Friday, October 17, 2008
The club's name derives from the Icelandic Kolbítar, a name given to those who stay so close to the fire in winter that they are virtually 'biting the coal'. This was not the first club with a linguistically intriguing name which Tolkien had founded: during his undergraduate days at Exeter College he had founded the 'Apolausticks'from the word apolaustic 'devoted to seeking enjoyment', which, since it is extremely rare, he may well have discovered in the OED.Tolkien started out as a student of the classics, and he also may well have discovered the word in the beginning of Aristotle's Nicomachean Ethics (1.5.1-2, tr. H. Rackham):
On the one hand the generality of men and the most vulgar identify the Good with pleasure, and accordingly are content with the Life of Enjoymentfor there are three specially prominent Lives, the one just mentioned, the Life of Politics, and thirdly, the Life of Contemplation.In the Greek, "are content with the Life of Enjoyment" is τὸν βίον ἀγαπῶσι τὸν ἀπολαυστικόν (ton bion agapōsi ton apolaustikon). The adjective ἀπολαυστικός (apolaustikos) comes from the verb ἀπολαύω (apolauō), defined by Liddell-Scott-Jones (LSJ) as "have enjoyment of a thing, have the benefit of it." The verb ἀπολαύω is a compound, from ἀπό (apo) plus λαύω (lauō), but LSJ note that "The simple λαύω is not found, but was = λάφω, expl. by Aristarch. as ἀπολαυστικῶς ἔχω."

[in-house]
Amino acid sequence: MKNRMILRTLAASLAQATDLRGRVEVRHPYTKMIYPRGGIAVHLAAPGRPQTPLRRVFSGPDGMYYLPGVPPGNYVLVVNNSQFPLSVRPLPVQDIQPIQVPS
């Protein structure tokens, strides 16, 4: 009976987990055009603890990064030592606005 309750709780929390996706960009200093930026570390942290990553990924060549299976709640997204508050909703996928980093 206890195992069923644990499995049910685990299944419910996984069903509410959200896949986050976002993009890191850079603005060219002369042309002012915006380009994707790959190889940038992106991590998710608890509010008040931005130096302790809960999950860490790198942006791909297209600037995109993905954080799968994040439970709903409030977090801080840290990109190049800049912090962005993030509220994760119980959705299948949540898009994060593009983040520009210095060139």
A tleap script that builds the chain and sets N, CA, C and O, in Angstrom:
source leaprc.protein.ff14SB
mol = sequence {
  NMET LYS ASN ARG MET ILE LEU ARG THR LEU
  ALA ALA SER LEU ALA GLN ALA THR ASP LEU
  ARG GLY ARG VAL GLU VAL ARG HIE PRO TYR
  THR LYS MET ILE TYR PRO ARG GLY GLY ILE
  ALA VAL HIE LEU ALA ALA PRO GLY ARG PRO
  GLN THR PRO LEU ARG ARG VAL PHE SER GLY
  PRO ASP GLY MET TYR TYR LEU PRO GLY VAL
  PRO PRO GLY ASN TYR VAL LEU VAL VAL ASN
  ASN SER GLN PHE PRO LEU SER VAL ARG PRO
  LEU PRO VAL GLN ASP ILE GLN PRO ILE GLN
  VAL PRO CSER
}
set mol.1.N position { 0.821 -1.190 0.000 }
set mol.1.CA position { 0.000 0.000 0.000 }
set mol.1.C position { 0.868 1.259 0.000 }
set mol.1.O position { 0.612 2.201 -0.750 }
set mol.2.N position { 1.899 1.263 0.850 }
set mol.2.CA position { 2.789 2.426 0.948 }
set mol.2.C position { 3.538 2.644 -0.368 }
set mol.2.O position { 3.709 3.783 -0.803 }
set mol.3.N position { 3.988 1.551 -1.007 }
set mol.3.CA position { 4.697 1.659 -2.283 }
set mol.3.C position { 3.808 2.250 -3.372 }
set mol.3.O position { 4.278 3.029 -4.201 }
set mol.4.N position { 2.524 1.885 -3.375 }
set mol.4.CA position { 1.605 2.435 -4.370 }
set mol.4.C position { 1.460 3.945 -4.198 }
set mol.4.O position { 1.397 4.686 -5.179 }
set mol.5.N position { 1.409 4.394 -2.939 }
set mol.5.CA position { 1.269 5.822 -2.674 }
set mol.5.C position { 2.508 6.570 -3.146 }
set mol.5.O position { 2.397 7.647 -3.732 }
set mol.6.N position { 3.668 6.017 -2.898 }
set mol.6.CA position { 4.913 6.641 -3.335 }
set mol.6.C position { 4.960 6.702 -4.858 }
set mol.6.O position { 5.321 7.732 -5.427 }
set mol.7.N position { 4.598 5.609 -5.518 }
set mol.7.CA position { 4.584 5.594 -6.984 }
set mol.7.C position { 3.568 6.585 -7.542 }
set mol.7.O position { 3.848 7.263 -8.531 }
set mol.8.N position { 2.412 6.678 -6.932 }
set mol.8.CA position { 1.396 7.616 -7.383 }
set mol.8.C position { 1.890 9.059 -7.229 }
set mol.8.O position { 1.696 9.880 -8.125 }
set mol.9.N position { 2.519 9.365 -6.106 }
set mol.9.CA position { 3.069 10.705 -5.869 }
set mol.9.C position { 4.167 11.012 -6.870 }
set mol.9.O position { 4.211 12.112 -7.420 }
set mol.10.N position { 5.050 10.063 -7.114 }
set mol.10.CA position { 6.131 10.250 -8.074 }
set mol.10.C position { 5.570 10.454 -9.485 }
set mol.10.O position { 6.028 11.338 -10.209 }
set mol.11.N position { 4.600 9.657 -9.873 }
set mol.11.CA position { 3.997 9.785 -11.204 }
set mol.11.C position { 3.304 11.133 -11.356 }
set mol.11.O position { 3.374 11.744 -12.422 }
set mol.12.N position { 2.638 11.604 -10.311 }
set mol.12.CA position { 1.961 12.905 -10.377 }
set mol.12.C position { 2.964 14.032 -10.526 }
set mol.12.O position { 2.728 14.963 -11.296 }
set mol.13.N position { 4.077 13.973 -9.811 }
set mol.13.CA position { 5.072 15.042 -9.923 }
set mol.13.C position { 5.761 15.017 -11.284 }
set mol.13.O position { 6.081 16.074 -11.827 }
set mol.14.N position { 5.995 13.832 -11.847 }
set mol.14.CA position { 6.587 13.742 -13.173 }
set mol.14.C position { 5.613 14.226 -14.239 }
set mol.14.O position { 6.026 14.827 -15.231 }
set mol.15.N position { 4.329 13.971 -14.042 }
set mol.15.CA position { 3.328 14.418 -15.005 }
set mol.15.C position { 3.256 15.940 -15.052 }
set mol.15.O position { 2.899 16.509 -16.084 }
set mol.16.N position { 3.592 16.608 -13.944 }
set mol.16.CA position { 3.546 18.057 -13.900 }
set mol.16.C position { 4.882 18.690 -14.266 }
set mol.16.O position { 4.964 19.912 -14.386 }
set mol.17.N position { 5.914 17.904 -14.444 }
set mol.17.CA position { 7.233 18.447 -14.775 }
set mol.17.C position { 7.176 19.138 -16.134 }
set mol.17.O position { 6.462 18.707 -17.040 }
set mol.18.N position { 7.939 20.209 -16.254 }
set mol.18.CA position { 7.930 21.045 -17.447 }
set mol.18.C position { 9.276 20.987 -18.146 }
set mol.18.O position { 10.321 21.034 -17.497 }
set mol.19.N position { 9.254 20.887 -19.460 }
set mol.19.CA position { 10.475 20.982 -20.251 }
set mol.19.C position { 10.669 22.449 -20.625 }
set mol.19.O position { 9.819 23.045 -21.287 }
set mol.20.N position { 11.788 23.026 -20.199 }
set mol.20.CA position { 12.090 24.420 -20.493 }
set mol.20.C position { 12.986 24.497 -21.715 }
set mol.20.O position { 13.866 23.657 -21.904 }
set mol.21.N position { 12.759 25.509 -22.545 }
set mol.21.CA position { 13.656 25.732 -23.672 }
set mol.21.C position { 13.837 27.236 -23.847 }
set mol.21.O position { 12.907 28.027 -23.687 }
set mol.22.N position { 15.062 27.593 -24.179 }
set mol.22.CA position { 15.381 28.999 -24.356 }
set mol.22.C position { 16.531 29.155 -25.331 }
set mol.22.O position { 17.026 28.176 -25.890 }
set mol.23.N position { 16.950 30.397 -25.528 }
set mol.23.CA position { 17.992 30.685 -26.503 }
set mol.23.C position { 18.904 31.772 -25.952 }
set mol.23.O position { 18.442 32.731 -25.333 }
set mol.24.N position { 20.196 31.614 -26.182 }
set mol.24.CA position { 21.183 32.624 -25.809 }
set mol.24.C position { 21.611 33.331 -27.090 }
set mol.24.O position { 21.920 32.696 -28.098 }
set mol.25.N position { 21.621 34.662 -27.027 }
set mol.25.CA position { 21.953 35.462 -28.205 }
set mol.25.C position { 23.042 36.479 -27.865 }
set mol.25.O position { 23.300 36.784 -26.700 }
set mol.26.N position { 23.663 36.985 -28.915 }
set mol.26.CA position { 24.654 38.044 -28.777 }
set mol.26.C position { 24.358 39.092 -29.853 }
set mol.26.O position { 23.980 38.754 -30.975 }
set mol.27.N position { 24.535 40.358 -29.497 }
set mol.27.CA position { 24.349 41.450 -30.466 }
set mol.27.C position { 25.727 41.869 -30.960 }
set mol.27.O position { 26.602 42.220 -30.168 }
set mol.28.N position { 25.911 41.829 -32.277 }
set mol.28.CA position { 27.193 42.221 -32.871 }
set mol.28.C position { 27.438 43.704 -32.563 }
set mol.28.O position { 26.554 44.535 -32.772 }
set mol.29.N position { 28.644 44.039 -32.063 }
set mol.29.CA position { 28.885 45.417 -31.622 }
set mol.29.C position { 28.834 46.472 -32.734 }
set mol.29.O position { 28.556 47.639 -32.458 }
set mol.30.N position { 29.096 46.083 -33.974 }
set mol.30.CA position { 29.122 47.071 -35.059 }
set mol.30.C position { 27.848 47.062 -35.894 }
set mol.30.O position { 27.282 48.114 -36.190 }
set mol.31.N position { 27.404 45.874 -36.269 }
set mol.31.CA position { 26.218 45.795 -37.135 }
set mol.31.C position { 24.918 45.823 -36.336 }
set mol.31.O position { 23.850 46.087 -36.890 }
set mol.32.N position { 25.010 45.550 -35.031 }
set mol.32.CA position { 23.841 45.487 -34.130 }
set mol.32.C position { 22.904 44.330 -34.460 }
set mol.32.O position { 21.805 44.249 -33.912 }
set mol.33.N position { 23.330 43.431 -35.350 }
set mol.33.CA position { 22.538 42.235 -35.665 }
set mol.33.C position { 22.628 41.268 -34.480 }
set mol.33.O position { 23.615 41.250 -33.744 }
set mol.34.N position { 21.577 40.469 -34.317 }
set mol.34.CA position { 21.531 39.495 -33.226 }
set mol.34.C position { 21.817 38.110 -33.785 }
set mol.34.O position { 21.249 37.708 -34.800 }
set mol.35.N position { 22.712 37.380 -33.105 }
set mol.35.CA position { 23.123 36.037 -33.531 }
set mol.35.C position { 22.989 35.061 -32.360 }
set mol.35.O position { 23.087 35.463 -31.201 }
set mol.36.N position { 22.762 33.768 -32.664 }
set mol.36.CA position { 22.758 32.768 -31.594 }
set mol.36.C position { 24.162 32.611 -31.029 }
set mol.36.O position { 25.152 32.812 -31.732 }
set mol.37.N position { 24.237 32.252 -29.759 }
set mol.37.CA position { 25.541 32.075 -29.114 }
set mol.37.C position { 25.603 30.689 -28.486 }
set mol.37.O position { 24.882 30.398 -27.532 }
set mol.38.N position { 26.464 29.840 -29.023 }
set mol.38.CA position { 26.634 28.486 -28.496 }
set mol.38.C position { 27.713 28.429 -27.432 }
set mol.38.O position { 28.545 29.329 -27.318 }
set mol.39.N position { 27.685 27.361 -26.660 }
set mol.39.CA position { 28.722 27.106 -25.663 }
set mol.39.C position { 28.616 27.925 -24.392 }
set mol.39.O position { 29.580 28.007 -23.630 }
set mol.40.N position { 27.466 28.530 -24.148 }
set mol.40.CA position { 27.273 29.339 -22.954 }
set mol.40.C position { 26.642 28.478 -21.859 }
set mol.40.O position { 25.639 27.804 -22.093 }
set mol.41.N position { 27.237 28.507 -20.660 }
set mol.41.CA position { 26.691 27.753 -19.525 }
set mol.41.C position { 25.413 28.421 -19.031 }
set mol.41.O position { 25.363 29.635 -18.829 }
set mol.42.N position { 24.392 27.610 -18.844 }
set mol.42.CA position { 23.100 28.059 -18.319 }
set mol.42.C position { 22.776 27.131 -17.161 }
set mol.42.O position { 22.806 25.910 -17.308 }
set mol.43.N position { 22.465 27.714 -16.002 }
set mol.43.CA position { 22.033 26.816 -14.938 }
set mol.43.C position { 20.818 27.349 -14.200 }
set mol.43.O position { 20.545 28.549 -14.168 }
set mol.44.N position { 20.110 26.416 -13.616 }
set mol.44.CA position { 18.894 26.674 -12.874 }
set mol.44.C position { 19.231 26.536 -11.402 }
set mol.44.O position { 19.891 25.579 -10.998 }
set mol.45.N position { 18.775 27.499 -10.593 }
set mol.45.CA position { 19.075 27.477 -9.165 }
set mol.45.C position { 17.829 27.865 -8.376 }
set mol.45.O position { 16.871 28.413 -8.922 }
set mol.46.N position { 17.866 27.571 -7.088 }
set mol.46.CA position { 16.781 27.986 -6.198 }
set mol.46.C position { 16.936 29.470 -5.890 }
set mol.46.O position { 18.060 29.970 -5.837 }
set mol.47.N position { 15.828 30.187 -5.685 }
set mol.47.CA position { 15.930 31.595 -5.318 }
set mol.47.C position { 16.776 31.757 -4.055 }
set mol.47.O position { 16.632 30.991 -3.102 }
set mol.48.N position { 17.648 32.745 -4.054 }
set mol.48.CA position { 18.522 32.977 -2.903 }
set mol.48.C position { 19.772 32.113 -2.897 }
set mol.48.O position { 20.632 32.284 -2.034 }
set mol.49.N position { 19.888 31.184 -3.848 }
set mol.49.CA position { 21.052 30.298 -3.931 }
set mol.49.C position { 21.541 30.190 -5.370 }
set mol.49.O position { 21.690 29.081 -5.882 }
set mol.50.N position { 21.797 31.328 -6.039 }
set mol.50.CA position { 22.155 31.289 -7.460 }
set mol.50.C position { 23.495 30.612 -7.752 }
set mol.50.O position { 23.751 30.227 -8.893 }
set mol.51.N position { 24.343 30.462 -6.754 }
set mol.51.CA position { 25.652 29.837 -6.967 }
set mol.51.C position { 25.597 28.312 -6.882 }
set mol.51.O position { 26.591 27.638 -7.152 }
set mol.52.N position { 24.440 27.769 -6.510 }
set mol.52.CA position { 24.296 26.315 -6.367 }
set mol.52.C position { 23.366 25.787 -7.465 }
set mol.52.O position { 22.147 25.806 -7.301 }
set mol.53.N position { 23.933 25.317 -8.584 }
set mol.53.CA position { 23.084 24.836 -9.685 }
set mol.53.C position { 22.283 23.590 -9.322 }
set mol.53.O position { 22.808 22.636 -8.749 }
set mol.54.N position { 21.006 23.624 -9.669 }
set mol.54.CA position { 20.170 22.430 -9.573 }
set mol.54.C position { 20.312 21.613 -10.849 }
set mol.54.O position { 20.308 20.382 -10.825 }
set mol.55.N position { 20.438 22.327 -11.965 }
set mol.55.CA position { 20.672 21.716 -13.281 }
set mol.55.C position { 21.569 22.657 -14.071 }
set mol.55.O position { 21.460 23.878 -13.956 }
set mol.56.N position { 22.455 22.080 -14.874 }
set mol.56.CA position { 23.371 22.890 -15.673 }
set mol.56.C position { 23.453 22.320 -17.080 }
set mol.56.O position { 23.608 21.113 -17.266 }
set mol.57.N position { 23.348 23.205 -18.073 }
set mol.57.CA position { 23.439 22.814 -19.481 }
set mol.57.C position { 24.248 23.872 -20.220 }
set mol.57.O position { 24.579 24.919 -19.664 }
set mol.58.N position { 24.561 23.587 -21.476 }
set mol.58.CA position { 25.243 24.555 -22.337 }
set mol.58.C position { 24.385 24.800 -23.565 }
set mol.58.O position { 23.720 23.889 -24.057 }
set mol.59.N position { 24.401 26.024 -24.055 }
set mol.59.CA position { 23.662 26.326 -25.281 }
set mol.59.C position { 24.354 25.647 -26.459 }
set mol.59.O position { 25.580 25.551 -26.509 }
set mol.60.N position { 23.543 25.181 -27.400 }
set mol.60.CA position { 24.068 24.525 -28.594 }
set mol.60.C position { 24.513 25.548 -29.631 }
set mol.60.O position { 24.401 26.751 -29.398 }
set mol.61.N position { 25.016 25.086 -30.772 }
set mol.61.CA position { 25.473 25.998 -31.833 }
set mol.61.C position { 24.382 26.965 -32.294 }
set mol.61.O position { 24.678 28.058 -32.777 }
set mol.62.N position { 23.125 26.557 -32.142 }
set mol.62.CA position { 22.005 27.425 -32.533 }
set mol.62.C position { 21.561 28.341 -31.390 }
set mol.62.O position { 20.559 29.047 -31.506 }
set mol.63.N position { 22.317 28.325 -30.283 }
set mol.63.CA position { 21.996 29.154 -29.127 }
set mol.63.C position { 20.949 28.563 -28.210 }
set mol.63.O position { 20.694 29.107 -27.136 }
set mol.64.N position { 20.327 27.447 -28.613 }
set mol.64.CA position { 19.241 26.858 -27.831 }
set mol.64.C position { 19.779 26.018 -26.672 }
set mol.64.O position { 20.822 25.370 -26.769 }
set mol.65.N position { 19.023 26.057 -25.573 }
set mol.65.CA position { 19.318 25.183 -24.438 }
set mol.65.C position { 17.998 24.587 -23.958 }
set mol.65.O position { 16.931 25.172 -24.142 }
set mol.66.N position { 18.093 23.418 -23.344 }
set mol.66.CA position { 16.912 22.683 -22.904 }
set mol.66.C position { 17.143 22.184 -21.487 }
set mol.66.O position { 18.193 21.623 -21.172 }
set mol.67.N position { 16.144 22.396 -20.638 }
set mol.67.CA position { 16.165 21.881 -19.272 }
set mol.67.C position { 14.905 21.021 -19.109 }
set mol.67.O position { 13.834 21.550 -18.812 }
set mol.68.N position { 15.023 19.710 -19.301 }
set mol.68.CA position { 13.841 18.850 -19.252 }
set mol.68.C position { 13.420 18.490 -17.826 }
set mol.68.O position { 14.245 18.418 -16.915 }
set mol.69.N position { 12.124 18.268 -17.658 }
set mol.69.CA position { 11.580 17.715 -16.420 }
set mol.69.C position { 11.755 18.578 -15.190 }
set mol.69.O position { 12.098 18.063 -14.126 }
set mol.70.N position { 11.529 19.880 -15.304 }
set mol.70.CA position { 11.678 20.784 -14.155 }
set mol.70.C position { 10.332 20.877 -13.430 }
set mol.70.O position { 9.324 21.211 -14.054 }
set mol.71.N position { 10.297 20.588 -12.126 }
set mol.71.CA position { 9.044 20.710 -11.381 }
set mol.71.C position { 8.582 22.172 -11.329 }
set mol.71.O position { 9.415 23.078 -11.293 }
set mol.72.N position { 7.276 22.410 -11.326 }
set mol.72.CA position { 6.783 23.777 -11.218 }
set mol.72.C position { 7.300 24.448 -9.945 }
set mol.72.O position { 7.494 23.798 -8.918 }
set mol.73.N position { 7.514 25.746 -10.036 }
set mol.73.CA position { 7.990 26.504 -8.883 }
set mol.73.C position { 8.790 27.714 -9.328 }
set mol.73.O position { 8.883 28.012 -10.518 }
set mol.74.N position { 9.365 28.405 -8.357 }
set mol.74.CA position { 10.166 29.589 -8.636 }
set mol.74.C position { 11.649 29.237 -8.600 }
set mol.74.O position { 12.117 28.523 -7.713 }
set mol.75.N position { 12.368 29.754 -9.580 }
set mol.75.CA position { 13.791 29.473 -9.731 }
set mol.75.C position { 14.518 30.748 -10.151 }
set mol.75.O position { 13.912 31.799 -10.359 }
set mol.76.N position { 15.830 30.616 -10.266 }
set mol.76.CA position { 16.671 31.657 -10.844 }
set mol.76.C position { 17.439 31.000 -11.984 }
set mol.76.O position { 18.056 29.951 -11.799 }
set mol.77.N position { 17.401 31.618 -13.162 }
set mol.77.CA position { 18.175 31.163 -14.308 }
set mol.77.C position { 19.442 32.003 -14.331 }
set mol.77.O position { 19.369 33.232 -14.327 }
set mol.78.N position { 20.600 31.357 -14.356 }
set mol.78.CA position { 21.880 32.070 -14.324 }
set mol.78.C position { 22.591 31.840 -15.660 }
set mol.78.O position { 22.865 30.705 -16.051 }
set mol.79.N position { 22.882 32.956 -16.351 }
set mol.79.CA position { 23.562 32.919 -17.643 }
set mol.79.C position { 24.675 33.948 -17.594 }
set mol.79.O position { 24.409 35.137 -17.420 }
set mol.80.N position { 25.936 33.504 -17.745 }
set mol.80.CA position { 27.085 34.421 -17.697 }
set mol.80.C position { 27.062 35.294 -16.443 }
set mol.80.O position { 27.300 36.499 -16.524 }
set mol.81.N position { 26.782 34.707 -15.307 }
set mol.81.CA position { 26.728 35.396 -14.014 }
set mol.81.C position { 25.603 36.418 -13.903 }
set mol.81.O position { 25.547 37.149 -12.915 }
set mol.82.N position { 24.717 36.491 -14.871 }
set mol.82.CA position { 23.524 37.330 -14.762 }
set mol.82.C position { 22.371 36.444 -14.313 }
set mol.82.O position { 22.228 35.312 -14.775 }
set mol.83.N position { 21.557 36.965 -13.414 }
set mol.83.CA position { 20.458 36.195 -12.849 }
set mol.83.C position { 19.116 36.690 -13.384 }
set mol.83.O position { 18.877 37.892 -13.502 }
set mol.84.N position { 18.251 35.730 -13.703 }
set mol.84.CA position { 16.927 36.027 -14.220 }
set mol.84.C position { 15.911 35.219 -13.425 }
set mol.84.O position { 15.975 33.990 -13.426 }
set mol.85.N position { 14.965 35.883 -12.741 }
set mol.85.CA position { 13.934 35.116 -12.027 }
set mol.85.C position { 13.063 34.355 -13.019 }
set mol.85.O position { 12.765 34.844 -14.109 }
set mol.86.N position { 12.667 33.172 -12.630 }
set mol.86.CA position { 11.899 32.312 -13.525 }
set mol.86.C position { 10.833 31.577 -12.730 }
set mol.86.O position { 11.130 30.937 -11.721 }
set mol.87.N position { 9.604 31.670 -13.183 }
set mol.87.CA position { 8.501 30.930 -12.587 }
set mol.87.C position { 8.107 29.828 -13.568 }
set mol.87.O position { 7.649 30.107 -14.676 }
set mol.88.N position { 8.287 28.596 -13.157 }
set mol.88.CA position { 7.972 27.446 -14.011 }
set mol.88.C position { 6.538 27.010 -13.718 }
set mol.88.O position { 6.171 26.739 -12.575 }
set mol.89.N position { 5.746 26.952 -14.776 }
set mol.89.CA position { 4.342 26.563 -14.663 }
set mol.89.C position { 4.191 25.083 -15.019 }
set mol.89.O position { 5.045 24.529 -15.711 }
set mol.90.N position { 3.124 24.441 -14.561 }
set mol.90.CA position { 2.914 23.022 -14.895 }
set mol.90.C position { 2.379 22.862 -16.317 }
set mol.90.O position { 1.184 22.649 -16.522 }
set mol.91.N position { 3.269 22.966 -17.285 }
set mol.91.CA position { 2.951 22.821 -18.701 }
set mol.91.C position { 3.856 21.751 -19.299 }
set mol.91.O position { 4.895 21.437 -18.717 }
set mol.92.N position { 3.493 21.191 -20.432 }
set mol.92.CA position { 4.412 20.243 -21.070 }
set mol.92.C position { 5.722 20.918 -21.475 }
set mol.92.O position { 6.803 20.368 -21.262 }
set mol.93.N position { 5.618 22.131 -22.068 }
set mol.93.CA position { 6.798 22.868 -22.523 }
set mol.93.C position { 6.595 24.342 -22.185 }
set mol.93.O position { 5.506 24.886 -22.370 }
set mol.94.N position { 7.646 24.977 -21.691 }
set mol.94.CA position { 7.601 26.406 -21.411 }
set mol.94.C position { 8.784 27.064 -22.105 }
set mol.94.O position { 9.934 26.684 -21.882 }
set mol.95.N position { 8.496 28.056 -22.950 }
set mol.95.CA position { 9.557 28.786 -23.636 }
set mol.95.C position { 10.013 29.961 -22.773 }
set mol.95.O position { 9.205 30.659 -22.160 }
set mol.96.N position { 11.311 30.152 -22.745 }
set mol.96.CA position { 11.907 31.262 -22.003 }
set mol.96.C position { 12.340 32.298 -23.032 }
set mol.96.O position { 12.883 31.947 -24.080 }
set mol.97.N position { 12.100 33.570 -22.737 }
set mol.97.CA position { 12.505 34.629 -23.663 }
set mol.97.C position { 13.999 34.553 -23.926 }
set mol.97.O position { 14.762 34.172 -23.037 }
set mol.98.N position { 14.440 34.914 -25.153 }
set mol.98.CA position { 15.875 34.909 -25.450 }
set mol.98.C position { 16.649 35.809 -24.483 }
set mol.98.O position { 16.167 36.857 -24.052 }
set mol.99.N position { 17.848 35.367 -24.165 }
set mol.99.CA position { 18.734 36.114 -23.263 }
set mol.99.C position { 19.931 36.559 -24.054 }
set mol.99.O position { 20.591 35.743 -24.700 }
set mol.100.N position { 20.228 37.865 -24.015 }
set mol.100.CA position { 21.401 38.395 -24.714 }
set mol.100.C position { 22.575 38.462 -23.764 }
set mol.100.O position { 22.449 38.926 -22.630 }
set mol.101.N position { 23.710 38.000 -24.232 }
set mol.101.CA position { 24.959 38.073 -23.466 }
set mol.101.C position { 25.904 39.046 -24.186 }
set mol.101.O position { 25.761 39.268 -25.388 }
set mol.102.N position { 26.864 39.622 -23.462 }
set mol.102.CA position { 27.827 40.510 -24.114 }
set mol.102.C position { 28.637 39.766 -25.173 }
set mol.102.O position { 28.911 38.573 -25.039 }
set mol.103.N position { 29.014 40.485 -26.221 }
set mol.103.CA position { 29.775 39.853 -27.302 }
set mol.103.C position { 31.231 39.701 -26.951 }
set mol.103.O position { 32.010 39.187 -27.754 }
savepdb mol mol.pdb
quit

Of the three types of life, the lowest one, the one condemned by Aristotle, the Life of Enjoyment (βίος ἀπολαυστικός, bios apolaustikos), is the one I try to follow. Humphrey Carpenter, Tolkien: A Biography (Boston: Houghton Mifflin, 1977), p. 53, describes the meetings of the Apolausticks: "There were papers, discussions, and debates, and there were also large and extravagant dinners." These are all things I enjoy as well, especially the large and extravagant dinners. It sounds like a club worth reviving, like the Diogenes Club, the Three Hours for Lunch Club, and the Ancient Order of Modern Troglodytes.